Collecting product prices in Africa using crowdsourcing (I)

It just finished my participation in the Workshop which took place in Brussels. I couldn’t speak too much because there was many people in the room, but I took many notes and reached some conclusions I’m going to express in this post.

The issue of this meeting was the feasibility of using crowdsourcing as a method to collect information about the prices of products in African markets. There have been various initiatives that have been carried out with different results, and many questions have been expressed but there wasn’t time enough to give them an answer.

The use of crowdsourcing to collect prices is feasible, but has a number of limitations and implications that add some difficulty.

A concrete crowdsourcing type

Crowdsourcing refers to a process in which a task is proposed to the crowd (large, heterogeneous and undetermined). Normally this task can be performed from anywhere. Some examples could be: translate a text, tag an image, etc.

In this case, the task requested is to collect prices from specific markets. Therefore, this peculiarity of the task (the specific market) will limit per se the amount of people who could form the crowd to participate. In this case, not everybody is going to be able to participate, but “only” those who live or move near certain area (where the market is located).

This has a positive and a negative consecuence. On the positive side, we talk about a more limited crowd, which therefore can be better known. Knowing more how the crowd is, can help offering better rewards (close to the crowd needs or interests), its behaviour can be better identified, most used social networks can be also used for communicating, etc.

On the downside, potential candidates to join my crowd are less numerous, which will result in a smaller crowd.

The low integration of ICT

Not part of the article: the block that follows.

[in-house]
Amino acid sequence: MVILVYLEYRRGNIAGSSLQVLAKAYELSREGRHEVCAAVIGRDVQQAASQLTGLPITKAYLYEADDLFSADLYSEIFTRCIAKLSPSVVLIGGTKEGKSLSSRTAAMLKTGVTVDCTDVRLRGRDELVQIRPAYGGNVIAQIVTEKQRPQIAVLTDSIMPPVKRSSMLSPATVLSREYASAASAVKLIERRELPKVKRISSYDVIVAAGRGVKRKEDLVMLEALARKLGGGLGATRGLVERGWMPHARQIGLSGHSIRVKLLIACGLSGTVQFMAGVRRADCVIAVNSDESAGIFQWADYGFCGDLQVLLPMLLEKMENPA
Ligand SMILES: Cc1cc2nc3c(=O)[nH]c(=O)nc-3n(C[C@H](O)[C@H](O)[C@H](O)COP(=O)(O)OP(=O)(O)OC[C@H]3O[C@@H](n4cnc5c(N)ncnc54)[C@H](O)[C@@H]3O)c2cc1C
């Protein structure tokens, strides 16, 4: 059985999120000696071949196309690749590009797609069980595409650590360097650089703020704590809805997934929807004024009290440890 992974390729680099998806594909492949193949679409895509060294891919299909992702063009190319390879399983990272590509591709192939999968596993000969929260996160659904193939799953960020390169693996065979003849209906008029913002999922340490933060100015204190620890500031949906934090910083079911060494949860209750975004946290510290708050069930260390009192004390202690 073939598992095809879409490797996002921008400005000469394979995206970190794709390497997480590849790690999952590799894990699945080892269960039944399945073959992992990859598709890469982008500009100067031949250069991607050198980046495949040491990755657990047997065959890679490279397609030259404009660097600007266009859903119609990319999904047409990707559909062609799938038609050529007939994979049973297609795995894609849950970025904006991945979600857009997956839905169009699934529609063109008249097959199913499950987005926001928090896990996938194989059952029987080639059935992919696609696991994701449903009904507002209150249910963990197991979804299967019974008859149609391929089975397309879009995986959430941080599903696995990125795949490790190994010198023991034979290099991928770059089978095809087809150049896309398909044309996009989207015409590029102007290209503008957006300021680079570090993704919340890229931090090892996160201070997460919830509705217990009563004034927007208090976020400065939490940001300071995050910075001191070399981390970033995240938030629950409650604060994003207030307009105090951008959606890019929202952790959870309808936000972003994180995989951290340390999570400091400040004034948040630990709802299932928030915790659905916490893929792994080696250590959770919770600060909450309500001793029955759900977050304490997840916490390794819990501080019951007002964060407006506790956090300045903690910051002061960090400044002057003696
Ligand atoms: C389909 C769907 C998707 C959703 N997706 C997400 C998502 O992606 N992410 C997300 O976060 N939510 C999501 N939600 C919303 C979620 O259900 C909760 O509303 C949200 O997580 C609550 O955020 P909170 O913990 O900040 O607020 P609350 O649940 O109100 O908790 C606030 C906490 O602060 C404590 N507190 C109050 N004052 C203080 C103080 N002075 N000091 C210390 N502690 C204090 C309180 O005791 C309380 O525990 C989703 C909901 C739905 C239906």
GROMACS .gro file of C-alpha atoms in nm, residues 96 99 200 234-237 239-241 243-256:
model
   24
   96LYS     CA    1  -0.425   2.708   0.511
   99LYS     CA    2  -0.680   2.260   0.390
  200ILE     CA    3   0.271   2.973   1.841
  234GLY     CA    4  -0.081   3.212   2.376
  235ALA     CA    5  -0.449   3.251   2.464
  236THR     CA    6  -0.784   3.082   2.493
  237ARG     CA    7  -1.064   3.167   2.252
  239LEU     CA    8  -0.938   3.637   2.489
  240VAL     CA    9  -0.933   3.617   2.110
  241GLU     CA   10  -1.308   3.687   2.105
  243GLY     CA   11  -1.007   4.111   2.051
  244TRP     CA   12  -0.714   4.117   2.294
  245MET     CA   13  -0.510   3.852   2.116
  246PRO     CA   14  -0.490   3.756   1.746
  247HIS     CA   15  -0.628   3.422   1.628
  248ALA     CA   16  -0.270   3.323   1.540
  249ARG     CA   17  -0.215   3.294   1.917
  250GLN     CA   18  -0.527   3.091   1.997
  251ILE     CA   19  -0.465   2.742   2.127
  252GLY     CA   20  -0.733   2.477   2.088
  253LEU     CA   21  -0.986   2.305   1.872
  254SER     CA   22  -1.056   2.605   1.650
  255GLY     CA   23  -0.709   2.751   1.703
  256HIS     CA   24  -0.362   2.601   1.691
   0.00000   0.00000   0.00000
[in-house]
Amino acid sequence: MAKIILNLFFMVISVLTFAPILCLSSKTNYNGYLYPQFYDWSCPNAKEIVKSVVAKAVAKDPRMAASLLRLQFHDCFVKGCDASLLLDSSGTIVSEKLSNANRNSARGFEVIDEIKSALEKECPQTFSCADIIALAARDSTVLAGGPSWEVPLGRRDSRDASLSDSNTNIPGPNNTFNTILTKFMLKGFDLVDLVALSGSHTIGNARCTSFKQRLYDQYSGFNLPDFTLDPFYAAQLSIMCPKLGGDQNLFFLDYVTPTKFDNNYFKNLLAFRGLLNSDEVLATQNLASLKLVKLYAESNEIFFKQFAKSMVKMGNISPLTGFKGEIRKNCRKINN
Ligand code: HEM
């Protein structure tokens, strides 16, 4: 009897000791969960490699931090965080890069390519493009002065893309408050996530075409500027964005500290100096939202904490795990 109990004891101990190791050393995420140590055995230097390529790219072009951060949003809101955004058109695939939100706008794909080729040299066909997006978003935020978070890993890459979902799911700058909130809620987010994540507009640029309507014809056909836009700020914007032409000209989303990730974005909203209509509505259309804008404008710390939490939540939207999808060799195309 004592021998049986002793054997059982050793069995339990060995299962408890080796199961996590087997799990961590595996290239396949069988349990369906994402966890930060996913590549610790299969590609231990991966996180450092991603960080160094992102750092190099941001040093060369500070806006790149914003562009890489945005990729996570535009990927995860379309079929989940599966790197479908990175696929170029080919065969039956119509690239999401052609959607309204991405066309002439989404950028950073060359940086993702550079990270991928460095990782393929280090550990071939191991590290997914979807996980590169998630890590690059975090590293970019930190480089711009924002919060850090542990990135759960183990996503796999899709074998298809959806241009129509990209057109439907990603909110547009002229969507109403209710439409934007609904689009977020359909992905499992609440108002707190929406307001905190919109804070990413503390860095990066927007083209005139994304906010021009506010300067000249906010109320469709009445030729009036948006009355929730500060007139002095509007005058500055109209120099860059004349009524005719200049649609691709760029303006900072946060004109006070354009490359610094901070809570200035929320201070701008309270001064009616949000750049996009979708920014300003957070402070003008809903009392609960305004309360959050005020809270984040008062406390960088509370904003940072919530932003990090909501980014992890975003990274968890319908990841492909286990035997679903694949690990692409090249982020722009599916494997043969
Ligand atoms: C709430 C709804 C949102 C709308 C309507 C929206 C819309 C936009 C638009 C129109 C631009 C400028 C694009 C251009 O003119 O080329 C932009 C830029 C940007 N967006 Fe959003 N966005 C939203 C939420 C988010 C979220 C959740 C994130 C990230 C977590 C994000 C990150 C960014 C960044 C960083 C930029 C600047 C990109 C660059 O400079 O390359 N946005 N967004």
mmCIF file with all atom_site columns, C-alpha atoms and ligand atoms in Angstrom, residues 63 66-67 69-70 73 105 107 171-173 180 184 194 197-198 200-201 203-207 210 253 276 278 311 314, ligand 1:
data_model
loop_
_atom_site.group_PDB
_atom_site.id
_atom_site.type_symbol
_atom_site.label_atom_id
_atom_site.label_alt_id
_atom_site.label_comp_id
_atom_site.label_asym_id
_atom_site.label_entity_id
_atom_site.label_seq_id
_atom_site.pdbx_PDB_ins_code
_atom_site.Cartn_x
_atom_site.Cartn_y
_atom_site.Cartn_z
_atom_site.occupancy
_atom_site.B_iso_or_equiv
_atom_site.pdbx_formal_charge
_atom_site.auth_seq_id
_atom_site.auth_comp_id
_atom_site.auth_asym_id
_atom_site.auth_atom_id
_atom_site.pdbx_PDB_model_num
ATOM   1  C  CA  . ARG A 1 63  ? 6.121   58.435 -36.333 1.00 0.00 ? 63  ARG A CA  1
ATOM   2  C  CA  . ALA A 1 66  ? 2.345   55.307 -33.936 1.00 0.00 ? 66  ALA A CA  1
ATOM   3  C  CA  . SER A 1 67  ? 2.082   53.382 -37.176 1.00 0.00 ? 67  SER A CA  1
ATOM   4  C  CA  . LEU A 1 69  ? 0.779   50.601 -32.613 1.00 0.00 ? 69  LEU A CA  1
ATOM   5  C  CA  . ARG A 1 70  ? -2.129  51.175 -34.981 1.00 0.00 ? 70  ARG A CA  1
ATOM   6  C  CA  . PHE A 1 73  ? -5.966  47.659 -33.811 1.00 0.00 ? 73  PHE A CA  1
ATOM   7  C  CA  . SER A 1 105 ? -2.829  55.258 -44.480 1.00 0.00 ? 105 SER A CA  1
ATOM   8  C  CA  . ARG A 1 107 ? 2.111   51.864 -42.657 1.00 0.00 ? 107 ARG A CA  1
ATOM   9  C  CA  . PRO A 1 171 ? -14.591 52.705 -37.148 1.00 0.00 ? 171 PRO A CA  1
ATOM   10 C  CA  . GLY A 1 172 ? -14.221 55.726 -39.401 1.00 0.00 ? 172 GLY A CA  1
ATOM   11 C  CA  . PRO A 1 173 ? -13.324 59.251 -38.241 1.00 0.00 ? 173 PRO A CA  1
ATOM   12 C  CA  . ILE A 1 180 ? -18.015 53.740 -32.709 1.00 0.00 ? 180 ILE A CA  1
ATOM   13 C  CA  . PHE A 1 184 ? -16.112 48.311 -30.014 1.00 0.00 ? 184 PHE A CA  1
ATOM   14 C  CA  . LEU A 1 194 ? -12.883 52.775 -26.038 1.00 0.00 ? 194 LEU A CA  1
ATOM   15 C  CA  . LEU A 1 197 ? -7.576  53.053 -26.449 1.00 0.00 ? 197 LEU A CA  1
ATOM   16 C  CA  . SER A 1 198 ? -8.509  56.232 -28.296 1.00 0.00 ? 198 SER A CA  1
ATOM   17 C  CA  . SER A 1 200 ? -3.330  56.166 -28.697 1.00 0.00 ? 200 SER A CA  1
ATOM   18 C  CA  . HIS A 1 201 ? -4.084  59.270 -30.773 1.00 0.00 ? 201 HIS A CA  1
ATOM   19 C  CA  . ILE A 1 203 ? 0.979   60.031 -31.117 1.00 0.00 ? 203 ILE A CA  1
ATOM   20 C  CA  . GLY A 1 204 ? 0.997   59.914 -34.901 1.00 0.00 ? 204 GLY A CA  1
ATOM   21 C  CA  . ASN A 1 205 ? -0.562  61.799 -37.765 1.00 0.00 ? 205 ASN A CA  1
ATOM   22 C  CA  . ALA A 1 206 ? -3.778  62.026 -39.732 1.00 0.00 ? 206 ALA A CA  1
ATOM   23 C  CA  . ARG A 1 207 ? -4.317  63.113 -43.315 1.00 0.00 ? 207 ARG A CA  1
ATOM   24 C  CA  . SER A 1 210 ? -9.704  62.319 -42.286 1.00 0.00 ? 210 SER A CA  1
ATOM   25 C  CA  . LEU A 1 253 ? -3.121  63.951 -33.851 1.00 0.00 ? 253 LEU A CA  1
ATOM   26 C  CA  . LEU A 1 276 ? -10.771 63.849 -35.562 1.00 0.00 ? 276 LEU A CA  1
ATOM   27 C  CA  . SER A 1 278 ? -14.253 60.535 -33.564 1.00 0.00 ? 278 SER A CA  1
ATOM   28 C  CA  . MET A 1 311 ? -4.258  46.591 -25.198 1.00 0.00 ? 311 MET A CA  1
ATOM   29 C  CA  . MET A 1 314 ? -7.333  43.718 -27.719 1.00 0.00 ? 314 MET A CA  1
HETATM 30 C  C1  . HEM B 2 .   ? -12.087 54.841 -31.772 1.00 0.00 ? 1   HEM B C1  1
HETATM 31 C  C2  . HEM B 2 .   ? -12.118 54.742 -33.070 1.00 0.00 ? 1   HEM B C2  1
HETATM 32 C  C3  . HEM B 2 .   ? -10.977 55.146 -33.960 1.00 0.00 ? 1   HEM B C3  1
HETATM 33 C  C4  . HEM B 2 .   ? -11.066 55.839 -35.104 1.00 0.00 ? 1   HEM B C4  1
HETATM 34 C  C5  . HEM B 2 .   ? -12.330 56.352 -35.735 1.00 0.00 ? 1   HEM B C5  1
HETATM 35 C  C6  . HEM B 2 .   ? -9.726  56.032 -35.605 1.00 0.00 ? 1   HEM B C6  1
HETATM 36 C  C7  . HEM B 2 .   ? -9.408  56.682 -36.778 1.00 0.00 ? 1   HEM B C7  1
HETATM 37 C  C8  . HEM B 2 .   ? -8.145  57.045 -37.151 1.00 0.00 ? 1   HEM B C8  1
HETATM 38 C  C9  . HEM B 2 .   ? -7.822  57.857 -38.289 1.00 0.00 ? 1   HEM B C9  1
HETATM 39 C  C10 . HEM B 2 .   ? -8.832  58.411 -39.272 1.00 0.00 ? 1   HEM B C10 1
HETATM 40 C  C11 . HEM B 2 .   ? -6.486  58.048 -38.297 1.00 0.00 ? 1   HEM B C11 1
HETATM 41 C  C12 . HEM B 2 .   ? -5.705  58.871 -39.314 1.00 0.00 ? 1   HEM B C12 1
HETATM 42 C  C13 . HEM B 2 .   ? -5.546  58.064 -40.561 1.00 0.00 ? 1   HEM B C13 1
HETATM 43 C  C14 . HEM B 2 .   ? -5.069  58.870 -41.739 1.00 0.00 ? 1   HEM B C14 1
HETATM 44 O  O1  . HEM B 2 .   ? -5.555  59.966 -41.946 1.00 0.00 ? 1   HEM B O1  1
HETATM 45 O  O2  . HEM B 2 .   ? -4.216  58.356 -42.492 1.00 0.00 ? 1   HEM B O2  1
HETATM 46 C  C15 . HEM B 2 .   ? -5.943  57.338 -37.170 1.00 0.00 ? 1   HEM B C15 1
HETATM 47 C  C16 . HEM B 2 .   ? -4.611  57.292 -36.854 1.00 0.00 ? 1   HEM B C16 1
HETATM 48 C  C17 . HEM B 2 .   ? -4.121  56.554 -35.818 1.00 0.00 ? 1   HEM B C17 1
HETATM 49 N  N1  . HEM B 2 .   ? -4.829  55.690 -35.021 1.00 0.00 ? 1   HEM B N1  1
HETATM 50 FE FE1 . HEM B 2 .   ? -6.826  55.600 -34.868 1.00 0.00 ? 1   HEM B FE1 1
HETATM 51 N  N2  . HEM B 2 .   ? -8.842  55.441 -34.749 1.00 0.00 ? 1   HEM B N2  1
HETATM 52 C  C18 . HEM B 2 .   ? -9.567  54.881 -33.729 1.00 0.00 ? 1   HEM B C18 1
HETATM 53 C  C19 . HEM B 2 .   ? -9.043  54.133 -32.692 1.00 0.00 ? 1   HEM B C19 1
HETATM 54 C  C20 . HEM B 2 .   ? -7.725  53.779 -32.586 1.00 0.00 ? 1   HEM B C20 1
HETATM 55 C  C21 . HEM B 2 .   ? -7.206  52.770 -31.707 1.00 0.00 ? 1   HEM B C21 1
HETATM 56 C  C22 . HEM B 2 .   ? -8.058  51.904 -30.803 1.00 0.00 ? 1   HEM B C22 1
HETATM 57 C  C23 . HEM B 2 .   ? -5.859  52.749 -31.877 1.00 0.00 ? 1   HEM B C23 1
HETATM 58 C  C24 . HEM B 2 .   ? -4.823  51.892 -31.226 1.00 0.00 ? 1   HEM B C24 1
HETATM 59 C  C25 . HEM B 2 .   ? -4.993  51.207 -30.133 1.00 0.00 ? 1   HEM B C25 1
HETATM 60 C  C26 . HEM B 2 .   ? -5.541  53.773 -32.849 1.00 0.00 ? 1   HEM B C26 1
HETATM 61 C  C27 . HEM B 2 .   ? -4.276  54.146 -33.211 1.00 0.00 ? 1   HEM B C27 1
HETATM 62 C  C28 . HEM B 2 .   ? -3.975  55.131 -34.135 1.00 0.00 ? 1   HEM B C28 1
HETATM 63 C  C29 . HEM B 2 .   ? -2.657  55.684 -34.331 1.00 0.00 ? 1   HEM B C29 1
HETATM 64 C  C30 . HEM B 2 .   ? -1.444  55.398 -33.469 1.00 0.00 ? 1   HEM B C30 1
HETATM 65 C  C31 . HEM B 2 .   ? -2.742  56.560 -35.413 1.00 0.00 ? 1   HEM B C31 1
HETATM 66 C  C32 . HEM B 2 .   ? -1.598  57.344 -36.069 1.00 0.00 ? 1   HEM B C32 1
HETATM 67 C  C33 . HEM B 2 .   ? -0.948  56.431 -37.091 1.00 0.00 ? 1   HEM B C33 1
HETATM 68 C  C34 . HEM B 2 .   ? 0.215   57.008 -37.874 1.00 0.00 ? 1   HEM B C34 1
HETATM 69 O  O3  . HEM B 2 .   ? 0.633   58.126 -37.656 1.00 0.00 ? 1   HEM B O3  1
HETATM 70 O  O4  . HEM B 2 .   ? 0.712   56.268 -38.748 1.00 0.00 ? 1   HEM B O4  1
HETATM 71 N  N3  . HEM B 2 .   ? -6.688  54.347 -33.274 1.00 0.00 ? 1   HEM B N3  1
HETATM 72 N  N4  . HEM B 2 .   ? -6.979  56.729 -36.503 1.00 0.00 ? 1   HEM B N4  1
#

A fact that has been highlighted in the workshop, and that directly affects the crowdsourcing, is the low integration of ICT in African society (although it varies widely between countries).

Crowdsourcing depends directly and completely in the use of information technology, so this low integration will make the use of crowdsourcing harder. The main consequence is the reduction of potential people who may be part of the crowd, and therefore the efficiency of the initiative.

User communities

One thing I wanted to say (but there was enough time) is that crowdsourcing is based on Internet user communities. All Internet users are, in one way or another, insede a user community. It may be the user community based on family, co-workers, old classmates, people interested in gardening, etc…

La baja integración de la TIC, implica que no habrán tantas comunidades de usuario, pero no que no existan. Habrá que buscarlas: twitter, facebook, foros de páginas web, lectores de determinados blogs, etc.

The low integration of ICT implies that there won’t be many user communities… but it doesn’t implies that don’t exist. Those communities, in concrete those related to the markets, will have to be found: twitter, facebook, forums, websites, readers of certain blogs, etc.

Resorting to user communities, instead of trying to go hunting user to user, greatly facilitates the application of crowdsourcing.

(Will continue…)

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